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Wednesday, 11 August 2004
Page: 2147

Mr HUNT (7:55 PM) —I want to take this opportunity to update the House on the progress, the success, the outcomes and the achievements in preserving Point Nepean as public land and as public park and for public use for all time. First, there are three key outcomes for the land at Point Nepean in my electorate of Flinders. All 294 hectares of Commonwealth land will become national park, and it will do so in two stages. The first 204 hectares of bushland will be transferred to the state for inclusion within the national park and then the 90 hectare precinct known as the heritage precinct, which contains 100 buildings, will be used for community purposes. Those buildings will be preserved and protected and used for community purposes, and after five years, possibly as soon as three years, they will be transferred to the state of Victoria.

The second outcome is that the buildings will primarily be used for marine education. The Commonwealth is funding a national centre for marine and coastal conservation which will include 110 places for tertiary students to study marine education at the Australian Maritime College and opportunities for primary and secondary school students in small numbers, perhaps a class at a time, to visit the Mornington Peninsula, to learn and study and focus on marine education. What better use could you have for these buildings than marine education for our students in addition to some use for heritage, Indigenous and European, and respite care for families with disabled children? No commercial development—simply marine education, respite care and heritage use. In order to fund this there is a total of approximately $25 million. Of that, $14.7 million comes from the Commonwealth, including $9.7 million for marine education and $5 million for the transitional trust, and there is a $10 million philanthropic contribution for the trust.

Last night in this House, in response to that news, the member for Wills sought to denigrate me and, much more troubling, a number of private citizens. He said that I supported commercial development. This is false, it was false and it always has been false. For the last two years I have waged a campaign to make sure that this area would not be commercially developed. I have taken on my own side and I have taken on the state. I have been passionate and proud to do that, and I am pleased with the outcome. In addition to that, he also made other accusations which I previously confirmed were false and included clear fabrications.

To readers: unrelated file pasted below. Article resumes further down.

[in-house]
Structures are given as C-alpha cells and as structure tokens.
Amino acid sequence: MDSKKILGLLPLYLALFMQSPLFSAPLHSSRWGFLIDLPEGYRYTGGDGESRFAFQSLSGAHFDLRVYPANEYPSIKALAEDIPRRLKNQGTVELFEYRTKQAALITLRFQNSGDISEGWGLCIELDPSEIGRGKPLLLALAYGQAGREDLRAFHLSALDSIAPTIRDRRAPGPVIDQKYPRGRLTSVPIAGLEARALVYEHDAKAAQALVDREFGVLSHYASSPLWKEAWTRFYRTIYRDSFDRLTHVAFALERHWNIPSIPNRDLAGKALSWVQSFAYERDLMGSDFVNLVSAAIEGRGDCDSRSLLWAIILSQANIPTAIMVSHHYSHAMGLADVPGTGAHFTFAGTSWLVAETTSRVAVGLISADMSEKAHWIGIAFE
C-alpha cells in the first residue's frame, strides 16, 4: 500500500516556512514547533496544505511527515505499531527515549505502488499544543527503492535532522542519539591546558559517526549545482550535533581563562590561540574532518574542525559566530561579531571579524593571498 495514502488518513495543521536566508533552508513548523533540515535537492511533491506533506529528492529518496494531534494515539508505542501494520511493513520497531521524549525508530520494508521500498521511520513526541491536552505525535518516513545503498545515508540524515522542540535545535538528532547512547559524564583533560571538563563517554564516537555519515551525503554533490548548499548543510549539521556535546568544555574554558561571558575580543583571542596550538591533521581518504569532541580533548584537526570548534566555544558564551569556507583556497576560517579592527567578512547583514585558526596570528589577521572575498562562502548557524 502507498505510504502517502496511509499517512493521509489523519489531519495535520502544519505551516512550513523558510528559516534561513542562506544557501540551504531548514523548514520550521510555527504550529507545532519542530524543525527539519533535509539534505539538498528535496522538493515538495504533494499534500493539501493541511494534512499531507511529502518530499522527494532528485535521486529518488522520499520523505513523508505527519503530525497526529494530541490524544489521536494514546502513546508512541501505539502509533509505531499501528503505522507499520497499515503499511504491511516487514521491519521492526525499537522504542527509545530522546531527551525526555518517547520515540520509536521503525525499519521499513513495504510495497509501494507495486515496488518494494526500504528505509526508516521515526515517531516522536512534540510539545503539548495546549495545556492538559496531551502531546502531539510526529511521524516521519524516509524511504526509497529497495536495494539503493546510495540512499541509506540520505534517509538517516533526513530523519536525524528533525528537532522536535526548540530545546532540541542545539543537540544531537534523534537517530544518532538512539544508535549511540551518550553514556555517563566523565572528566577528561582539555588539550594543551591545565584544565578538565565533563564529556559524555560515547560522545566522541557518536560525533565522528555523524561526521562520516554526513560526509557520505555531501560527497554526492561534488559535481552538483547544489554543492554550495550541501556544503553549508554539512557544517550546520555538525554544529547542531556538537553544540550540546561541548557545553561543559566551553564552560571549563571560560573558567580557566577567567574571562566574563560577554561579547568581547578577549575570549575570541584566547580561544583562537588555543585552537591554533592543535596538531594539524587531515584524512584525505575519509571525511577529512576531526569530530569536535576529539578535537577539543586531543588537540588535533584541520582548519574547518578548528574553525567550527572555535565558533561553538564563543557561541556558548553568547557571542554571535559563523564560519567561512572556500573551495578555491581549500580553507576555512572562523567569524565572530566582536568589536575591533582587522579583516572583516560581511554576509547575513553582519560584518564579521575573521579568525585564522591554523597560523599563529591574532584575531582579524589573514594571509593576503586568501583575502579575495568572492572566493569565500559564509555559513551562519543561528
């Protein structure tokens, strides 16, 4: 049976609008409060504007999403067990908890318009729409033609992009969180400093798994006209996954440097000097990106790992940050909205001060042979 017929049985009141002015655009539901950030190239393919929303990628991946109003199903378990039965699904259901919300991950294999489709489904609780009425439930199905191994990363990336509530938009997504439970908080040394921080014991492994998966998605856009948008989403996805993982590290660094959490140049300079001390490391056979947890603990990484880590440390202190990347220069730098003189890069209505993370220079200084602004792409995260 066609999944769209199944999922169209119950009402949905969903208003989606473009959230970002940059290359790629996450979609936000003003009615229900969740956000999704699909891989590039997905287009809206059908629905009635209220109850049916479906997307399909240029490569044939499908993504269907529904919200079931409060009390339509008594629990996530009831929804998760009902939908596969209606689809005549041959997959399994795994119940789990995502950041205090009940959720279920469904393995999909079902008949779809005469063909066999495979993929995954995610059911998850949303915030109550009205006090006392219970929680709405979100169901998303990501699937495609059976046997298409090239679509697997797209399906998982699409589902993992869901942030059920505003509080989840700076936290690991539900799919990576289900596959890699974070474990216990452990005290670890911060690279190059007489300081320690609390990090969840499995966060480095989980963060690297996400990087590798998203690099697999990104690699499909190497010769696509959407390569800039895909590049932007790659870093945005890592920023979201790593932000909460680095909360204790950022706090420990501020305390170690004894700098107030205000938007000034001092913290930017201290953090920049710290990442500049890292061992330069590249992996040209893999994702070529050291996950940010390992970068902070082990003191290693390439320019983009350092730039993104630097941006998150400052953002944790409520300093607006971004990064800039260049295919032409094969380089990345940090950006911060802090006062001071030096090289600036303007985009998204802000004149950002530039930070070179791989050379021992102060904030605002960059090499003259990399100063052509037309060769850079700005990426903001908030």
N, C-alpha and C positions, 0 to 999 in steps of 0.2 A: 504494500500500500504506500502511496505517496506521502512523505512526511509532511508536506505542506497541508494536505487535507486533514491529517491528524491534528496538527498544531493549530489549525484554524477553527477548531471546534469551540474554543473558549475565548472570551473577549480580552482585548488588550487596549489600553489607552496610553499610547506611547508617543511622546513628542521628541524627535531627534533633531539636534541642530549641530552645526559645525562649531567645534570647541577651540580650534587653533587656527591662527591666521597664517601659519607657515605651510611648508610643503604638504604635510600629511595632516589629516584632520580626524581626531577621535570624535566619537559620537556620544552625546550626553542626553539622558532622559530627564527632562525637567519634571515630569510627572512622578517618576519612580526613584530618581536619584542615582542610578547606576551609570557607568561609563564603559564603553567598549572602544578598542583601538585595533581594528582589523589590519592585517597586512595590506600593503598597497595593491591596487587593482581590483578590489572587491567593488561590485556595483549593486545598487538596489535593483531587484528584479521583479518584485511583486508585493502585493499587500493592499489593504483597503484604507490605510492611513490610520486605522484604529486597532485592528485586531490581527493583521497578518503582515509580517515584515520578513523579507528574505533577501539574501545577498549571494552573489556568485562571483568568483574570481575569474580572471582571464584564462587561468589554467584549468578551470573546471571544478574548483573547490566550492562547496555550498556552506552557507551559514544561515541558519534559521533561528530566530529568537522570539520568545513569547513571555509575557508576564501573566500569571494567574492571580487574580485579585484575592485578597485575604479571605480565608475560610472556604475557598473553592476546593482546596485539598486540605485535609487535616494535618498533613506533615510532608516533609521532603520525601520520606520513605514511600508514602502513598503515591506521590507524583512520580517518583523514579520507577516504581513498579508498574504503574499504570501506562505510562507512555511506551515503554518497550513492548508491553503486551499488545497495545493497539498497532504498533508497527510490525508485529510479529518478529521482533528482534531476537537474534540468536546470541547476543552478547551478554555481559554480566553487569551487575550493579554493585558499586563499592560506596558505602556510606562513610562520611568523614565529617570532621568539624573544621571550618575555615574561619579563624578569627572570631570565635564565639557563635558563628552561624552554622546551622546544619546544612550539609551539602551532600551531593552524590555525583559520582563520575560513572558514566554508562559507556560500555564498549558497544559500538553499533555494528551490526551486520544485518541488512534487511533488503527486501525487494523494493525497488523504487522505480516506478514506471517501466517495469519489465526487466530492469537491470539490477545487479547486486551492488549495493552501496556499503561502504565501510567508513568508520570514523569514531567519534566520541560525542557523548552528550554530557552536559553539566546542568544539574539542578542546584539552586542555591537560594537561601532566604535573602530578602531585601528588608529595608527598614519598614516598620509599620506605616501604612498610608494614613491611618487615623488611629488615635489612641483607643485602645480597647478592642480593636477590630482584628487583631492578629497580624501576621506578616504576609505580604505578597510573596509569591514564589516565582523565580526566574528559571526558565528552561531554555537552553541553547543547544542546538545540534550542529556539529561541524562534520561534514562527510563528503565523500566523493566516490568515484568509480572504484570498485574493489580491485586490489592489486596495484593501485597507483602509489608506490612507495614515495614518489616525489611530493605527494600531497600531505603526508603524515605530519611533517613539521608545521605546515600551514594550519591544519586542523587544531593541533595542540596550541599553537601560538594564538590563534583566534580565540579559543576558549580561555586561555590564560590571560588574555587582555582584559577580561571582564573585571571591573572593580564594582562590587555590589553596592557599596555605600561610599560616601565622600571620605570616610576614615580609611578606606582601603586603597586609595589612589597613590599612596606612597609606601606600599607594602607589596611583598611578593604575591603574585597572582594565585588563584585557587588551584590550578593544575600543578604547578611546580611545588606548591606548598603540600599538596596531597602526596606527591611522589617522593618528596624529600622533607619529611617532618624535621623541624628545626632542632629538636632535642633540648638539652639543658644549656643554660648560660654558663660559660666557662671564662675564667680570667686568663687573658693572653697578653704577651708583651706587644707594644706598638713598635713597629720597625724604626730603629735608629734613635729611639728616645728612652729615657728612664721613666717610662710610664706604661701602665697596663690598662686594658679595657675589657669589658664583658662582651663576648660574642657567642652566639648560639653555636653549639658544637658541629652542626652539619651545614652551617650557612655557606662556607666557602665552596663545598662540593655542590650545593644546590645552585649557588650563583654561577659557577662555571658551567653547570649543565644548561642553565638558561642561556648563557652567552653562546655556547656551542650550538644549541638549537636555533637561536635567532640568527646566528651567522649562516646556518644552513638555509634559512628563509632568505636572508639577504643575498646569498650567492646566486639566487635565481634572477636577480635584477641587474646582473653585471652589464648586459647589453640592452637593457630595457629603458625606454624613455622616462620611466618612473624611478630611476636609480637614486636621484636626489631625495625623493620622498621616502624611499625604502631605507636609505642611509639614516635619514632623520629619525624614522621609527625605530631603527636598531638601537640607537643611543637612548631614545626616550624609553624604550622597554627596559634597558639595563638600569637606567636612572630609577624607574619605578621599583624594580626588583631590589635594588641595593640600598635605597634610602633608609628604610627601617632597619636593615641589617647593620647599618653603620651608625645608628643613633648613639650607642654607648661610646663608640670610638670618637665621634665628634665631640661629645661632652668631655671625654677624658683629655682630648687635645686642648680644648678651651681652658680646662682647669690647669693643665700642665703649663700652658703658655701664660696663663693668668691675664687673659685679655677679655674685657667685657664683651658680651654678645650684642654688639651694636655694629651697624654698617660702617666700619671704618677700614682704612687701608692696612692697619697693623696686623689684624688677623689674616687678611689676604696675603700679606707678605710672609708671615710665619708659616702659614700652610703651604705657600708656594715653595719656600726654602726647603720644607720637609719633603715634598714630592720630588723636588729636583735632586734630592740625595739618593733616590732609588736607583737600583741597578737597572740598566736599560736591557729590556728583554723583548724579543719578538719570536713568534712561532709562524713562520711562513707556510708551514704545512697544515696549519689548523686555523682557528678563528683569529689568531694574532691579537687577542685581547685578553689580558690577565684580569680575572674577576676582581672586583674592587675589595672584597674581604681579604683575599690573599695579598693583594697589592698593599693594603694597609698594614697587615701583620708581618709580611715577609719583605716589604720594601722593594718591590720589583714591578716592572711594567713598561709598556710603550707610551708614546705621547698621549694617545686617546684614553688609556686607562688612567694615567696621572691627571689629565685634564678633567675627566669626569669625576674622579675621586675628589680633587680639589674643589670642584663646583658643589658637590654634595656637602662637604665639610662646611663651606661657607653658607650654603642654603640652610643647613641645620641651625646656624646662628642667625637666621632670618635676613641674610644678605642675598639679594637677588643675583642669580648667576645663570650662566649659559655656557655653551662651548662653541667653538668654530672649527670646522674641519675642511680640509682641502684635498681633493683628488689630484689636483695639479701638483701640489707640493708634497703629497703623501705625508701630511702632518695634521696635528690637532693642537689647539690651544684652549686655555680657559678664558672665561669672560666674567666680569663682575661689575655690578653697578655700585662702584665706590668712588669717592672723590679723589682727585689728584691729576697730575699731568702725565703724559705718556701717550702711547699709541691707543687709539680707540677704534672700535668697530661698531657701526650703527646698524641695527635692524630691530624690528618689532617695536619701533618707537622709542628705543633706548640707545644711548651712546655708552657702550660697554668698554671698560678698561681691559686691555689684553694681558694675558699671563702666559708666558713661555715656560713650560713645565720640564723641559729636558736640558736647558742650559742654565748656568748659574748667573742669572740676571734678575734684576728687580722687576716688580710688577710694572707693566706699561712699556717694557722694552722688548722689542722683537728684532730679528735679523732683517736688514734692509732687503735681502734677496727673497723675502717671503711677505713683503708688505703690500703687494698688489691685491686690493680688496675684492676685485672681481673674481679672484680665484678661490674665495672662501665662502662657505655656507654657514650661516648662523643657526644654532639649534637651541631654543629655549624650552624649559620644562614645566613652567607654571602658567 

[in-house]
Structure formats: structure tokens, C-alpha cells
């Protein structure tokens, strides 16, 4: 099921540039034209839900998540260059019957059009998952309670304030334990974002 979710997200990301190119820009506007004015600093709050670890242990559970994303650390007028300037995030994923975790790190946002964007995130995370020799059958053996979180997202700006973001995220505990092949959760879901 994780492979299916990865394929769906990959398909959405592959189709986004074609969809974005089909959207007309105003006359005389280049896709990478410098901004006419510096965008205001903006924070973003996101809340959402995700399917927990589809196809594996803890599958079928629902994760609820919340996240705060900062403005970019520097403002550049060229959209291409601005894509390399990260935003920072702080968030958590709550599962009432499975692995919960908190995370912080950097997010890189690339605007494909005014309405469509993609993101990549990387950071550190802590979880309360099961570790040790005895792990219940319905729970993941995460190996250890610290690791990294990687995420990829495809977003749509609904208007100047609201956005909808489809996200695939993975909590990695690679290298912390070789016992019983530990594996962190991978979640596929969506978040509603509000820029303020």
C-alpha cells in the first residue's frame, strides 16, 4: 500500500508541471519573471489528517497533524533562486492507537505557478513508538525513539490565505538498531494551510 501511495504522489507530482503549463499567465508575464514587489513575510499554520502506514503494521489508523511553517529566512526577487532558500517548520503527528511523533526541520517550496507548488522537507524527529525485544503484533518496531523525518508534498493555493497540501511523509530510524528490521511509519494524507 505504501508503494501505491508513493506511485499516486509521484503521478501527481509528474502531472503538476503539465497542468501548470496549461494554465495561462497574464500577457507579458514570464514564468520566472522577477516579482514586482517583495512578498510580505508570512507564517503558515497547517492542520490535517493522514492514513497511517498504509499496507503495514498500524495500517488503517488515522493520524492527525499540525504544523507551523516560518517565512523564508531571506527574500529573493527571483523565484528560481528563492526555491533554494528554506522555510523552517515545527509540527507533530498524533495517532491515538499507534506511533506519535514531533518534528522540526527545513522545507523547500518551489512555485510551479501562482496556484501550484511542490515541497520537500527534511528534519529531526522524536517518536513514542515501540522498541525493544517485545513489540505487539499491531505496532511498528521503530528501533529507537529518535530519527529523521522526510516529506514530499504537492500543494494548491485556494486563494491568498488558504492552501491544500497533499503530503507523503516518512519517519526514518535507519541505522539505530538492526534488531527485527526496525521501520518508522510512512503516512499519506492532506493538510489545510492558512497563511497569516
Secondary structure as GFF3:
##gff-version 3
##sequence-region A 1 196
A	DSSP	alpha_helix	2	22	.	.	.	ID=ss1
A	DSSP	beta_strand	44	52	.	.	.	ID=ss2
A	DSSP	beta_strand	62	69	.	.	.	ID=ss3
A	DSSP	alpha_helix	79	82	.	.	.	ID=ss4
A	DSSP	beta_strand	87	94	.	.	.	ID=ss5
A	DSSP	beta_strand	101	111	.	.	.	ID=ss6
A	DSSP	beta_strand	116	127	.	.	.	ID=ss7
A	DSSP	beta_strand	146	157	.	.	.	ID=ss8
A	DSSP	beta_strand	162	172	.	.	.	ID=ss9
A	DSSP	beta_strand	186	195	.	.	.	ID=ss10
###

That is fine: come into this House, criticise me, criticise another member of the parliament. But please do not use parliamentary privilege to attack individual citizens. Three individual citizens have been attacked by the member for Wills. Mr David Stewart is one of the great community workers on the Mornington Peninsula. He has never been a member of a commercial consortium. The accusation made against him is utterly false. It is an abuse of parliamentary privilege, and an apology is owed. Mr Simon McKeon is head of the national research council for multiple sclerosis and one of the board members of World Vision Australia. He also was attacked under parliamentary privilege. A third person, an environmental activist, was attacked under parliamentary privilege some months ago. Attack me, use me as the target for whatever anger you have, but don't use parliamentary privilege to attack private citizens, please. It is a misuse and an abuse of the trust which is given to us.

Finally, the question I do have is: will the state repudiate its proposal in writing for an 80-bed hotel, a conference centre, a 150-bed backpacker precinct and holiday homes on Police Point? All of these items were set out in writing by the state of Victoria on 3 October last year. I repudiate them and I say thank you for the national park and marine education centre.

The SPEAKER —Order! It being 8 p.m., the debate is interrupted.